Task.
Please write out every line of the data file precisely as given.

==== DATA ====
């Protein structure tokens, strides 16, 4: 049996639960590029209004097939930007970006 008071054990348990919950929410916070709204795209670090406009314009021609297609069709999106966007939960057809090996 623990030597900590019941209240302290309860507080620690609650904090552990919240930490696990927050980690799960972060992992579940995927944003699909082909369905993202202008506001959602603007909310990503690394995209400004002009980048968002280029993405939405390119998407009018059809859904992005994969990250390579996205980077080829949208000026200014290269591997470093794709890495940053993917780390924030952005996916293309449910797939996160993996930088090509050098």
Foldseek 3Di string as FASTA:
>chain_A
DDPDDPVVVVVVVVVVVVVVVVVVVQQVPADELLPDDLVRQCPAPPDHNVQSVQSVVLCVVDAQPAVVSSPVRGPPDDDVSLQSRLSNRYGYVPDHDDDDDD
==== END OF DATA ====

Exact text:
């Protein structure tokens, strides 16, 4: 049996639960590029209004097939930007970006 008071054990348990919950929410916070709204795209670090406009314009021609297609069709999106966007939960057809090996 623990030597900590019941209240302290309860507080620690609650904090552990919240930490696990927050980690799960972060992992579940995927944003699909082909369905993202202008506001959602603007909310990503690394995209400004002009980048968002280029993405939405390119998407009018059809859904992005994969990250390579996205980077080829949208000026200014290269591997470093794709890495940053993917780390924030952005996916293309449910797939996160993996930088090509050098």
Foldseek 3Di string as FASTA:
>chain_A
DDPDDPVVVVVVVVVVVVVVVVVVVQQVPADELLPDDLVRQCPAPPDHNVQSVQSVVLCVVDAQPAVVSSPVRGPPDDDVSLQSRLSNRYGYVPDHDDDDDD